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- Janet Nodar
The far-reaching effects of the COVID pandemic, Russia’s invasion of Ukraine, and the energy transition continue to reshape geopolitics and upend long-held trade relationships. These effects also have kick-started a global pivot toward energy security, as concerns about source diversification and self-sufficiency intertwine with what was an already-accelerating move toward decarbonization. Does this period of tumultuous change mean that our former status-quo regime of political alliances and frictionless global trade has simply disappeared, leaving a state of anarchy? Laurence Allan, director of research, country risk analysis, and forecasting at S&P Global, expects to see disruption and instability ahead, but not a complete fracturing of the old order, particularly when it comes to relationships between the US, China, and other key players globally. “There will be cooperation in some areas and competition in others,” he said. What does this changing environment mean for the project and logistics supply chain, both near term and further out? In his keynote address Allan, who, in leading S&P Global's country risk regional team for Europe/CIS, directs analysis and forecasting of political and violent risks, including geopolitical and global themes, and their impacts on the business environment, will delve into the implications of this changing status quo for the breakbulk industry.
While fossil fuels will continue to dominate energy generation for many years, a concurrent drive toward sustainability, decarbonization, and greener solutions is gathering strength and affecting the nature of project logistics. Political and institutional mandates for energy and supply-chain security, decarbonization, disrupted trade relationships, risk management, near-sourcing: A tsunami of market forces is shifting focus and direction for many project owners and the contractors and logistics service providers that work for them. In many cases, the skillsets and relationships formed in a traditional oil- and gas-focused environment must be transferred to new project types and rapidly changing trade lanes. What stays and what goes? Where are the opportunities? This panel of seasoned project logistics professionals will discuss what in this dynamic new world of opportunities and risks they are most focused on, most excited about, and most wary of.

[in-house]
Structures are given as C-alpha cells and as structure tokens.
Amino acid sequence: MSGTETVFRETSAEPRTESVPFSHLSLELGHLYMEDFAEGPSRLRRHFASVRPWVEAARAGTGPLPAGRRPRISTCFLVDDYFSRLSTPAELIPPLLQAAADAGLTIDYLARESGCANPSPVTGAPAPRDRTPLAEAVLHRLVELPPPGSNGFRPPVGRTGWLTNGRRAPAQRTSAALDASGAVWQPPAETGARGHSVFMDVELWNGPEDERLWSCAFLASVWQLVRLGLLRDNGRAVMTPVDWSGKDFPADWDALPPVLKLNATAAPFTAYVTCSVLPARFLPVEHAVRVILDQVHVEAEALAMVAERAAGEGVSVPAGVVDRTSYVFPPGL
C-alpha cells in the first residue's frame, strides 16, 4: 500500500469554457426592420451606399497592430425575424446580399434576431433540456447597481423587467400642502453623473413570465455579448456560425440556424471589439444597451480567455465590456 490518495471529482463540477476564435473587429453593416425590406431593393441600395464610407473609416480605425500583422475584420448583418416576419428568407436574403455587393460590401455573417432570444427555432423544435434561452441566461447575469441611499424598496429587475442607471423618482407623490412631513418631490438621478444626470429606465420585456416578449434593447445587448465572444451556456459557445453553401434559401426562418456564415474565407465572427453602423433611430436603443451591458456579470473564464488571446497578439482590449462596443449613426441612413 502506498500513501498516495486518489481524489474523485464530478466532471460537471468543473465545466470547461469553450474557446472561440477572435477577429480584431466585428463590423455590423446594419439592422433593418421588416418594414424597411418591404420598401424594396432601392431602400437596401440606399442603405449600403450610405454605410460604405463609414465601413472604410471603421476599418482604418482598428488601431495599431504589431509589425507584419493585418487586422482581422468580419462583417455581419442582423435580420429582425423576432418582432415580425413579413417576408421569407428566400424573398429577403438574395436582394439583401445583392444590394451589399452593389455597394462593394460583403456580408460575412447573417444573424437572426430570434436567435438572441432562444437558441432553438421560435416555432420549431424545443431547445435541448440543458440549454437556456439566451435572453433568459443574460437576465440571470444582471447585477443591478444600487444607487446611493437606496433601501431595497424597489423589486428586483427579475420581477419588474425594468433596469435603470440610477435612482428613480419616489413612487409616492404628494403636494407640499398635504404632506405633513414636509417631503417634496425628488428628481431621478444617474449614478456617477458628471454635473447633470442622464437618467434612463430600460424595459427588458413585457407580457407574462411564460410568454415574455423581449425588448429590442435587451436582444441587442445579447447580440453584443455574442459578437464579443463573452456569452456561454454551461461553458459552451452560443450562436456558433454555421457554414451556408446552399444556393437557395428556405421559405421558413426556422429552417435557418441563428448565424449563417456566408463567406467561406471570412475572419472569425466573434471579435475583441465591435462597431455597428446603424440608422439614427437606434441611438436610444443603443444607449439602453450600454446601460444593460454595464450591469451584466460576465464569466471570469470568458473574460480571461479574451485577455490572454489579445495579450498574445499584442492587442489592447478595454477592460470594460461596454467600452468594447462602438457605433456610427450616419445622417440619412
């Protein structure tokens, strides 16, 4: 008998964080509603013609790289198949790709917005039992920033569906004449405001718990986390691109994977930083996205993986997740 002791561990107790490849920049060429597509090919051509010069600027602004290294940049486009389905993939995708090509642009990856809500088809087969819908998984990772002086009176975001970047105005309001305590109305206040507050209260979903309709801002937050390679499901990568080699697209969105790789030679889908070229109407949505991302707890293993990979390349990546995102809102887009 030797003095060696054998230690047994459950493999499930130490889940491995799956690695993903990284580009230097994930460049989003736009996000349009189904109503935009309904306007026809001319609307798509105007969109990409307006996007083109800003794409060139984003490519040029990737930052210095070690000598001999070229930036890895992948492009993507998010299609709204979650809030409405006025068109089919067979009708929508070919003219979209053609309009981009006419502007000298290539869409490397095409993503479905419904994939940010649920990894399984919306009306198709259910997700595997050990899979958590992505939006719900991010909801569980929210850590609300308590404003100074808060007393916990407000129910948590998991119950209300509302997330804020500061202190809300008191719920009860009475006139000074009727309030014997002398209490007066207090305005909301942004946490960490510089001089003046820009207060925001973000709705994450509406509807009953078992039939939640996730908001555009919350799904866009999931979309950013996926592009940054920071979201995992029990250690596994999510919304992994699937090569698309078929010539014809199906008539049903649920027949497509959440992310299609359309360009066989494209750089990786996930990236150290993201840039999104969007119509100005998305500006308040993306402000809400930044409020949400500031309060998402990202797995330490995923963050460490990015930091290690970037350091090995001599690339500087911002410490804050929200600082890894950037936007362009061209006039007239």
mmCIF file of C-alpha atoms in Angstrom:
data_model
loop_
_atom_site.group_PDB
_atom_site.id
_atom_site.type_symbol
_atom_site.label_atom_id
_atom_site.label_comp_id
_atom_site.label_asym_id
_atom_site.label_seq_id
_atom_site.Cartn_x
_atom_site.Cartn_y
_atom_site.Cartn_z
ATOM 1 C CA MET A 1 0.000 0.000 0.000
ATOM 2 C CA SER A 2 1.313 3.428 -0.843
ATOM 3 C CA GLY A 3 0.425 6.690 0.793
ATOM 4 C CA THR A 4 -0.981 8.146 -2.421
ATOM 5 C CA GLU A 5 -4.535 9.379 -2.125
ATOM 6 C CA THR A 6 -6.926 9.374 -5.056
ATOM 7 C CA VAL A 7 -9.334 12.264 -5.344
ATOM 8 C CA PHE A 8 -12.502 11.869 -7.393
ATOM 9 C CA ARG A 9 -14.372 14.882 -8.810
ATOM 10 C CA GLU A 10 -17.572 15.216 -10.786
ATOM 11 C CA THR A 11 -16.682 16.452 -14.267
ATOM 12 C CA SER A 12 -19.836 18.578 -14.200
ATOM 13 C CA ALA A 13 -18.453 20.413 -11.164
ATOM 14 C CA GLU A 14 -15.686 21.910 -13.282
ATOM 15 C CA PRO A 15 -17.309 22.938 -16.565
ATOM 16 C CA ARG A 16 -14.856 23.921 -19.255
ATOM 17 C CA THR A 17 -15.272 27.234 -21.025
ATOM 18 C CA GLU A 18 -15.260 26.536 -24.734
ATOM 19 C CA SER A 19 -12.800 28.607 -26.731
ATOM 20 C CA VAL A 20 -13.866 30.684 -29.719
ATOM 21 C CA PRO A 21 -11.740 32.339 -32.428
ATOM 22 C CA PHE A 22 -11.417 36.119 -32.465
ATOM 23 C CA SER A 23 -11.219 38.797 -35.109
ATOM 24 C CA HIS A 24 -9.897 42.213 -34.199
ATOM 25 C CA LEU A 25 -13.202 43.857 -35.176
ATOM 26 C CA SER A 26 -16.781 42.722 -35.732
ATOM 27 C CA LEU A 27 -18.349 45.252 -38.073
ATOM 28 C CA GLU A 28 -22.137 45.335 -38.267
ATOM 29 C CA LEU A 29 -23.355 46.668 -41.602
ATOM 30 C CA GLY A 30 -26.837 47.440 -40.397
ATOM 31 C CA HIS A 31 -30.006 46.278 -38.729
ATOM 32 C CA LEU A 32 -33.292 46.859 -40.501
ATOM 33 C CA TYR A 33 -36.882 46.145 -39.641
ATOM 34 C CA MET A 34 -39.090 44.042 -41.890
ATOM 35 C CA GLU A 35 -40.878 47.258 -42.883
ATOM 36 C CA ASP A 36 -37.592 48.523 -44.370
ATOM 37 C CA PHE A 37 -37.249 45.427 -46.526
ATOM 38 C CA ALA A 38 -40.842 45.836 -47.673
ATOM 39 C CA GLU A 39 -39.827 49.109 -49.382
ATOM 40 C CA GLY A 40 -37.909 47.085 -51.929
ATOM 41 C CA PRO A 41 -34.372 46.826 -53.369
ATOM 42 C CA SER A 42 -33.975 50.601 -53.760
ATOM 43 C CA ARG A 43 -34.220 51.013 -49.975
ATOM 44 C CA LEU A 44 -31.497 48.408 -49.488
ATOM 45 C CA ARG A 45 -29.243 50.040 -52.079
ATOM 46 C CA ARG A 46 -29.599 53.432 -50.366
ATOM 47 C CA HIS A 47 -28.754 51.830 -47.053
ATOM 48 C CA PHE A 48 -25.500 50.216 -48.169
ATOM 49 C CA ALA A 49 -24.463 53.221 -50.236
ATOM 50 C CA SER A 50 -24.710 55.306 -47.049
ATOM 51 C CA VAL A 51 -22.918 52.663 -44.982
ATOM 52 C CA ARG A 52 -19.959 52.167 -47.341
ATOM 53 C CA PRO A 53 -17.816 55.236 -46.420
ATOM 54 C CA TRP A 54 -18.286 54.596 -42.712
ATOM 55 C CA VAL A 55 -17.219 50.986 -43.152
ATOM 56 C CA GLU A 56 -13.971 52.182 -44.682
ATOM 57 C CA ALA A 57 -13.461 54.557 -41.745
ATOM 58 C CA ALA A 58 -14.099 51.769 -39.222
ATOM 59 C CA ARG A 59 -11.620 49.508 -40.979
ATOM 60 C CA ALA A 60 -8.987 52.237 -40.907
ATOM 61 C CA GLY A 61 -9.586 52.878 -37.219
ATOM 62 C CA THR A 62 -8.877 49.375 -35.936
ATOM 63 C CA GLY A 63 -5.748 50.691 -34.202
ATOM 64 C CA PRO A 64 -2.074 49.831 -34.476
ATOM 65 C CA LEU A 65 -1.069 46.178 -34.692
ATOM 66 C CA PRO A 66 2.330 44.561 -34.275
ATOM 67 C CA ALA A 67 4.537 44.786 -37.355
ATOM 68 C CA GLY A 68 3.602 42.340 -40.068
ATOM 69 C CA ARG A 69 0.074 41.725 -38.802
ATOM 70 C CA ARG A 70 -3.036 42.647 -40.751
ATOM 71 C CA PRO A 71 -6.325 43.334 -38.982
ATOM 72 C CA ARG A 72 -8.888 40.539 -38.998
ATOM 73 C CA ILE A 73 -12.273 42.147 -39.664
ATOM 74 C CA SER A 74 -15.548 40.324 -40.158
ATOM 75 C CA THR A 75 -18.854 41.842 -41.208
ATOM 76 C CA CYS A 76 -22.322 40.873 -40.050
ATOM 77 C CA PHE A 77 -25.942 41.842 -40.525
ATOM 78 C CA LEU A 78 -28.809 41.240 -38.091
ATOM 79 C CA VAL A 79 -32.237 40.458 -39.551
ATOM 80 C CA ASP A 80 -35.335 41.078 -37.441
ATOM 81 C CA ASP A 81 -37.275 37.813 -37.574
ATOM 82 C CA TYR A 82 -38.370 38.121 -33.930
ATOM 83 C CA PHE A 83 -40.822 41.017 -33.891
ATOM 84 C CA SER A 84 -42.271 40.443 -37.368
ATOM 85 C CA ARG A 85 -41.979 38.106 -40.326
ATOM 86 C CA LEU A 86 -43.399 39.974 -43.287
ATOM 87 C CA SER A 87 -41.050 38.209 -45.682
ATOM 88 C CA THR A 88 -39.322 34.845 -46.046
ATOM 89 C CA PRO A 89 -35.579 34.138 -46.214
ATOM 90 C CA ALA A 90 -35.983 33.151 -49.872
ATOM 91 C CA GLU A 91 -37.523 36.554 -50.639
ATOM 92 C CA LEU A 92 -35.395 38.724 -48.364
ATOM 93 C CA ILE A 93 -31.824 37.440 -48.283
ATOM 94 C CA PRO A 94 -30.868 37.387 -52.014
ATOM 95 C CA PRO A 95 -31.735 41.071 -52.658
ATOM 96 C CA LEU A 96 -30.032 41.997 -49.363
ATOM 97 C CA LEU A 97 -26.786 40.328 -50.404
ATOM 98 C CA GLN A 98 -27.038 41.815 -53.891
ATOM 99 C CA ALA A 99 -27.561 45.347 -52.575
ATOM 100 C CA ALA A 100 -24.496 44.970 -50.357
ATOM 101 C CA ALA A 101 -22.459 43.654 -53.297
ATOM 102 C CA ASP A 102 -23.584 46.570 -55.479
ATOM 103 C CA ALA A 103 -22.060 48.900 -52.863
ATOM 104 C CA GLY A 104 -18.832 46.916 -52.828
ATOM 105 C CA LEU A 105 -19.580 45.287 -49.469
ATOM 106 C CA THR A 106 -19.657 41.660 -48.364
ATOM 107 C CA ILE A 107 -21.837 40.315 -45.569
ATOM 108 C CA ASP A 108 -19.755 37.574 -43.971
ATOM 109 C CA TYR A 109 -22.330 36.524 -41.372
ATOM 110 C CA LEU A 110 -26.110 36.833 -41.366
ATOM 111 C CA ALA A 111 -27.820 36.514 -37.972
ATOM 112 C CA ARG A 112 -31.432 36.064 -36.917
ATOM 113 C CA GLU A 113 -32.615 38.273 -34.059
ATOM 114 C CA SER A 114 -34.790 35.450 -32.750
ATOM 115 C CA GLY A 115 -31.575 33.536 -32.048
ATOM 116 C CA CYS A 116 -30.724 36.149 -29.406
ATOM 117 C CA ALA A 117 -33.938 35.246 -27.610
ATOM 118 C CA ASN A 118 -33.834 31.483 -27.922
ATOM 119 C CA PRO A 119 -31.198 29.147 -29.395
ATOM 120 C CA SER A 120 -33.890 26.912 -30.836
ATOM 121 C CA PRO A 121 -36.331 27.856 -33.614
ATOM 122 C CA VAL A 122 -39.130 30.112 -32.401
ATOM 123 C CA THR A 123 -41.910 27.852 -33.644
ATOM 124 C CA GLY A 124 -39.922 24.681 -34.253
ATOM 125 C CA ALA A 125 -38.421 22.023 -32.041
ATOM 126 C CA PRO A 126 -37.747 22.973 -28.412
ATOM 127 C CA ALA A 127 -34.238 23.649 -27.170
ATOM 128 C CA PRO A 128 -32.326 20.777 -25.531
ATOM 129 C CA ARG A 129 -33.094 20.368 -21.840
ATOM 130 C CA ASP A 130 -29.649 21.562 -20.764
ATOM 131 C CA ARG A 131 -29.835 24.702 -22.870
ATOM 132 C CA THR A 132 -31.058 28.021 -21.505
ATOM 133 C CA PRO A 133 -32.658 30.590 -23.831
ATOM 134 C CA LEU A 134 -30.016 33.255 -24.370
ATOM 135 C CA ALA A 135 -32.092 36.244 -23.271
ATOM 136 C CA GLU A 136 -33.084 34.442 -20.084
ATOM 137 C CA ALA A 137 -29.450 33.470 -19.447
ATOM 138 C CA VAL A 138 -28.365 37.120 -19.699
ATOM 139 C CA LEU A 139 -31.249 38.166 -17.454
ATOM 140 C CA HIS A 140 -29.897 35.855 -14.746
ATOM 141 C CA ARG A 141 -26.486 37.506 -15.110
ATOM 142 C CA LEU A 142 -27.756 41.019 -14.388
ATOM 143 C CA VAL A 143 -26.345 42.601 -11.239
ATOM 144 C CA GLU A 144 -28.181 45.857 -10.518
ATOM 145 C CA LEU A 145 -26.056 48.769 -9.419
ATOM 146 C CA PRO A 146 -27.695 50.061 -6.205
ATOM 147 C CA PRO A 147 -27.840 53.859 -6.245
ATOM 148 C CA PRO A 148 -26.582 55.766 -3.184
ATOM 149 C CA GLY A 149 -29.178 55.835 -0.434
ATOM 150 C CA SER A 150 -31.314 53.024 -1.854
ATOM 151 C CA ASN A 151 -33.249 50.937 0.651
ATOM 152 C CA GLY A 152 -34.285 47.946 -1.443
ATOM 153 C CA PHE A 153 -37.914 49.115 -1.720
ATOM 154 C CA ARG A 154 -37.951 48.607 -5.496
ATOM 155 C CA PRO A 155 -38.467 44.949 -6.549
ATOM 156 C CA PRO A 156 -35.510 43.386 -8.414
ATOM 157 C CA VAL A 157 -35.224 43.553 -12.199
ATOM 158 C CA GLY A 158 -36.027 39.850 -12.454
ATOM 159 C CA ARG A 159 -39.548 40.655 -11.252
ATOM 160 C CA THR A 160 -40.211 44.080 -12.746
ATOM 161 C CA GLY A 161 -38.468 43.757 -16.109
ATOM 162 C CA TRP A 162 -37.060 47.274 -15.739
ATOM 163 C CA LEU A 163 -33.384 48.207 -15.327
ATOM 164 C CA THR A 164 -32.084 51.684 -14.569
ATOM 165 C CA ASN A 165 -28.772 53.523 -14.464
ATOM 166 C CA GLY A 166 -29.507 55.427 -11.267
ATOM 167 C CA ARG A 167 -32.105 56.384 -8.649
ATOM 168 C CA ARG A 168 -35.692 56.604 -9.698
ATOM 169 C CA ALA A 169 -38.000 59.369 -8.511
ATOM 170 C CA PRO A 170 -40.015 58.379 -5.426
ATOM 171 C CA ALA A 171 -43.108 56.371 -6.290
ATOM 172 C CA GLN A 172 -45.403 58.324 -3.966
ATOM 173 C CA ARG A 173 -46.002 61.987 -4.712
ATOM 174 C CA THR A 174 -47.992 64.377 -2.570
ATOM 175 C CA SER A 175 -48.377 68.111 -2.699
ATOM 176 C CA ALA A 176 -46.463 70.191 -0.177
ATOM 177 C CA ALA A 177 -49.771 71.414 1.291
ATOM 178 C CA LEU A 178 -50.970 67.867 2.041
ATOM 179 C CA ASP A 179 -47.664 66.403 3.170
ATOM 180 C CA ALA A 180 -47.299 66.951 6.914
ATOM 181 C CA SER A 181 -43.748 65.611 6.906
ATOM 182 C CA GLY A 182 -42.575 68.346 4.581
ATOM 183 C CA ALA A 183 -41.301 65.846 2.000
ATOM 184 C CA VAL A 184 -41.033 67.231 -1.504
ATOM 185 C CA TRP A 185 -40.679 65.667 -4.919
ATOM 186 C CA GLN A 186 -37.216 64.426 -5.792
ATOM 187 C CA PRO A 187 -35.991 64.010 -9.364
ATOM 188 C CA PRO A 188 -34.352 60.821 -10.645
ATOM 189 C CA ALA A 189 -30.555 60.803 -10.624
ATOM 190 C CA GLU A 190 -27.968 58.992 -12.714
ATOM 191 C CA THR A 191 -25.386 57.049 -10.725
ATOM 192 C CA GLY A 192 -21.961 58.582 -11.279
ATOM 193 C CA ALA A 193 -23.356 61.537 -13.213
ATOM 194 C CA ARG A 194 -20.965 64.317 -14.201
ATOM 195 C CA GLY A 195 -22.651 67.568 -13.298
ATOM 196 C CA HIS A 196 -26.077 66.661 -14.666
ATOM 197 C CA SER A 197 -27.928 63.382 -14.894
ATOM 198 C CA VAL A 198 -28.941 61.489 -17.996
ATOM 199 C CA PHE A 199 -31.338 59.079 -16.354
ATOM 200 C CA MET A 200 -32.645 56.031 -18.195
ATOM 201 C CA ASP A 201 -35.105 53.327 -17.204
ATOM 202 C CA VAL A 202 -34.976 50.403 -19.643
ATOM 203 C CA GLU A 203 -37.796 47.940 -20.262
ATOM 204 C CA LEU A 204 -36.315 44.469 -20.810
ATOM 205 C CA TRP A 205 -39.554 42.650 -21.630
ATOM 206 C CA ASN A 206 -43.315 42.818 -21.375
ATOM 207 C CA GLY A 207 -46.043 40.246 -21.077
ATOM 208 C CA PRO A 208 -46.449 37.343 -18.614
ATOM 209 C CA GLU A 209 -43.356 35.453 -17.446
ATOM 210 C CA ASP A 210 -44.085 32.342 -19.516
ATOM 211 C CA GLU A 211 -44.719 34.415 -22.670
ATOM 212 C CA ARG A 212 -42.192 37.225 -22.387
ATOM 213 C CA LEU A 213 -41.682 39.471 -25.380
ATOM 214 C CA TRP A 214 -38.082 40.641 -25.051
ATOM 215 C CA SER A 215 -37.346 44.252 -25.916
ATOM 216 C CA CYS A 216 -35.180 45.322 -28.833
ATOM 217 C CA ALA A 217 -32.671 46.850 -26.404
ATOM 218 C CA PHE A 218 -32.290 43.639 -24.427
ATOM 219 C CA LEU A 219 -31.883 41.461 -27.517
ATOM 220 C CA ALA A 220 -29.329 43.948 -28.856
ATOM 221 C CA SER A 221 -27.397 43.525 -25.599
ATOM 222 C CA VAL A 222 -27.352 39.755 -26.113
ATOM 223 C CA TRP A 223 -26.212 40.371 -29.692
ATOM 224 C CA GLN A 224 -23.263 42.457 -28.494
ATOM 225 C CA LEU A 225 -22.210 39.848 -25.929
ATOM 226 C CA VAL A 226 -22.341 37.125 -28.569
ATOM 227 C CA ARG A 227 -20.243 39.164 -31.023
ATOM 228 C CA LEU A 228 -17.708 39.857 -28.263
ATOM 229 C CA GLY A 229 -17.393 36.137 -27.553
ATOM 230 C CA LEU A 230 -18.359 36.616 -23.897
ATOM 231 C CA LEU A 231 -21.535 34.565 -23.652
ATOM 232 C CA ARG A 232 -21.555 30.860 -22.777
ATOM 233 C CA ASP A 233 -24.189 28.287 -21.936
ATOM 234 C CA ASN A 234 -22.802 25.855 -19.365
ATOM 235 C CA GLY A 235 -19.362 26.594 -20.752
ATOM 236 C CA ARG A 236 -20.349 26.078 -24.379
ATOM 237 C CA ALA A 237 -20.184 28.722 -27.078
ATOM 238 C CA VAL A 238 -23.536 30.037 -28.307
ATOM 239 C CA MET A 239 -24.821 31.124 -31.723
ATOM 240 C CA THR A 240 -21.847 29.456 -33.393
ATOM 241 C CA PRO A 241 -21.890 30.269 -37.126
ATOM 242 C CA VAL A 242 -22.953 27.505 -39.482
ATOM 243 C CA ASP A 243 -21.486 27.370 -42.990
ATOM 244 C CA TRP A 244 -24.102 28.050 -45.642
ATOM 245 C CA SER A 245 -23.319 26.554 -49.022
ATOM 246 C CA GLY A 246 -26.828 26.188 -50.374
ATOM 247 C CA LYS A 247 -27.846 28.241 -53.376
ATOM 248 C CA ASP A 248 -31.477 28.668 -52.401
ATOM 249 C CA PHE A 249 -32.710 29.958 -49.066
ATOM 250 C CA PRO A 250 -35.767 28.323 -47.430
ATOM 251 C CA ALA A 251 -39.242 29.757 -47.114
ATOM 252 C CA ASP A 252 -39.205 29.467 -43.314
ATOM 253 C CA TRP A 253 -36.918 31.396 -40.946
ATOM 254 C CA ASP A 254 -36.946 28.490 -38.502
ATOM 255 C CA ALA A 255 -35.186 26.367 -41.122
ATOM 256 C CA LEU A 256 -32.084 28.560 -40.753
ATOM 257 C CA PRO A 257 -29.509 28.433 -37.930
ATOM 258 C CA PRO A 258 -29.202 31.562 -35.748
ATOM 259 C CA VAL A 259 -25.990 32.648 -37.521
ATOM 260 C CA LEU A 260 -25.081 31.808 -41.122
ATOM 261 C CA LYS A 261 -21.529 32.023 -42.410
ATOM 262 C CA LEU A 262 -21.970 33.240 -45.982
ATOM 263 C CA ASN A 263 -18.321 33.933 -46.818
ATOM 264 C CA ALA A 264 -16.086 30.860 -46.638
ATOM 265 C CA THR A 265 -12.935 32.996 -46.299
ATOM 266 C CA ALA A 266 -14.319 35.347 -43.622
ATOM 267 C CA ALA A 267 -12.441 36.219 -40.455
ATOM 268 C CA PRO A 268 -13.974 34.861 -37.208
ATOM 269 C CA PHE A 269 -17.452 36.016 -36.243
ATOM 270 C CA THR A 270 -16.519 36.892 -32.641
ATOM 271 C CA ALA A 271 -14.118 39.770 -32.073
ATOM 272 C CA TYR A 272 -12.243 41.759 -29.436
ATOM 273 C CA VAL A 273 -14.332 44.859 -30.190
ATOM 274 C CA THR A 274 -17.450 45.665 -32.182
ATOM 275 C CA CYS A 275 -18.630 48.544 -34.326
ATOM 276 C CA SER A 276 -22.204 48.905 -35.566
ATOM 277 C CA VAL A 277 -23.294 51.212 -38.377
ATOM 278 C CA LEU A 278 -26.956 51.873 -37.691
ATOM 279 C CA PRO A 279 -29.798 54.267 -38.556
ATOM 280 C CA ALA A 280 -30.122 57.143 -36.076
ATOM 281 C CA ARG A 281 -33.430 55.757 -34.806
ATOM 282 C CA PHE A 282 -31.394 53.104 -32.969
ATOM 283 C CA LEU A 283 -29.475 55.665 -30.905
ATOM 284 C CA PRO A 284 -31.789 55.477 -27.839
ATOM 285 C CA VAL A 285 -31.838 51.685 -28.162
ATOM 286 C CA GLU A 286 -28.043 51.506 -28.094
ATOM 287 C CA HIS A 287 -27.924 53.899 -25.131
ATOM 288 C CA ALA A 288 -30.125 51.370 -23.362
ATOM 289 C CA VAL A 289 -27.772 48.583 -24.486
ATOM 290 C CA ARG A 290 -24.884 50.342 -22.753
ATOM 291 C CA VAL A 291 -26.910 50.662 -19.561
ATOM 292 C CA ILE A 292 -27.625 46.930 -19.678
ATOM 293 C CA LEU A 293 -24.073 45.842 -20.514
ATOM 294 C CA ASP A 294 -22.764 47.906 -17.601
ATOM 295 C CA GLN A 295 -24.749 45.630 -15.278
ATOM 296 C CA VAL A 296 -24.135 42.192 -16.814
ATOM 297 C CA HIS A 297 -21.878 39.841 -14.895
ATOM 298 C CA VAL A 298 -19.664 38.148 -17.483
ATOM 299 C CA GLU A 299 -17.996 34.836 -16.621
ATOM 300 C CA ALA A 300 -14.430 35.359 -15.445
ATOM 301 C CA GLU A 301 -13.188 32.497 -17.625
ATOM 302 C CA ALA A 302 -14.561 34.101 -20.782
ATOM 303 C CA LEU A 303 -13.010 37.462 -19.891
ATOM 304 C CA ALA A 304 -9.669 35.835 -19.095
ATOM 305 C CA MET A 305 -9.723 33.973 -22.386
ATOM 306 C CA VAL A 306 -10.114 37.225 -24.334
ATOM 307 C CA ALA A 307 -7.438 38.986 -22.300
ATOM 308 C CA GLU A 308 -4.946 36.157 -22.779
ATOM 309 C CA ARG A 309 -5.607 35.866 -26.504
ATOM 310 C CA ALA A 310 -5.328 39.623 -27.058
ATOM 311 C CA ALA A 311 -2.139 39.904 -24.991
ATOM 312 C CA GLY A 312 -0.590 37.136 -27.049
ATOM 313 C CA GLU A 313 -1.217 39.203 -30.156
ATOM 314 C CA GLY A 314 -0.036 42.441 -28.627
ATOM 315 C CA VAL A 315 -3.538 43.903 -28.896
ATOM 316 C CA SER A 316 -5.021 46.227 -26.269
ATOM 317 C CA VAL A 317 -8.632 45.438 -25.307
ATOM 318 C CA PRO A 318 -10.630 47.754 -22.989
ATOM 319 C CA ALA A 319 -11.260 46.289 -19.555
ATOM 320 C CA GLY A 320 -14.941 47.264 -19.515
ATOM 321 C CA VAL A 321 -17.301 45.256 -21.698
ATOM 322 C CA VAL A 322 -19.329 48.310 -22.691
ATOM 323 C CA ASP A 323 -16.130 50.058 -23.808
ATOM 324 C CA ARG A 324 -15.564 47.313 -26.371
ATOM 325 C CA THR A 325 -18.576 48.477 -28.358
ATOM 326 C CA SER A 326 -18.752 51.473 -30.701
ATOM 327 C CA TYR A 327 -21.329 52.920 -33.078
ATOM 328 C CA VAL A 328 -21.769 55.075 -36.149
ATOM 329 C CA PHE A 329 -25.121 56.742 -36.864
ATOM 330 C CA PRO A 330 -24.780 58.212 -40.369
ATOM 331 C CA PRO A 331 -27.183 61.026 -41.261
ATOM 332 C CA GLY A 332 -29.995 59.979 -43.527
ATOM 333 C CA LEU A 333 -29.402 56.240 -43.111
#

The discovery of dangerous wood-boring pests in apparently compliant wood packaging material continues to be an expensive and frustrating hurdle for US breakbulk and project cargo importers and their supply chain partners. However, the government agencies involved with ISPM 15 inspection and enforcement, namely US Customs and Border Patrol and the US Department of Agriculture’s Animal and Plant Health Inspection Service, are signaling a new willingness to work proactively with industry members, improve information transparency, and develop screening and prevention training programs. In this roundtable discussion, industry stakeholders will discuss progress made and progress still to be made with this expensive and frustrating issue.
Testy geopolitical relationships, an intensifying drive toward energy security and diversity, and changing sourcing patterns won’t be the only factors complicating the nature of global project and breakbulk shipping over the next few years. Increasingly complex emissions regulations from the International Maritime Organization and the European Union, along with growing pressure from governments, investors, cargo owners, and others are in some cases putting shipowners and time-charter operators at odds and could further restrict available capacity in the already-tight multipurpose segment. Additionally, shipping industry members question whether newly enforced regulations such as the Carbon Intensity Indicator (CII) are capable of truly reducing emissions as they are configured. Exactly what percentage of the multipurpose and heavy-lift fleet is directly affected by the CII and related regulations isn't clear at first glance, either. How will new regulations and requirements affect multipurpose and heavy-lift vessel owners, charterers, and their project and breakbulk customers? Thomas Damsgaard, who recently opened BIMCO’s newest office in Houston, is a well-known and respected member of the shipping community with deep experience in the multipurpose sector. This session will address the immediate effects of burgeoning emissions regulations, including the CII, and their implications for owners, operators, ports and terminals, service providers, and breakbulk shipping customers.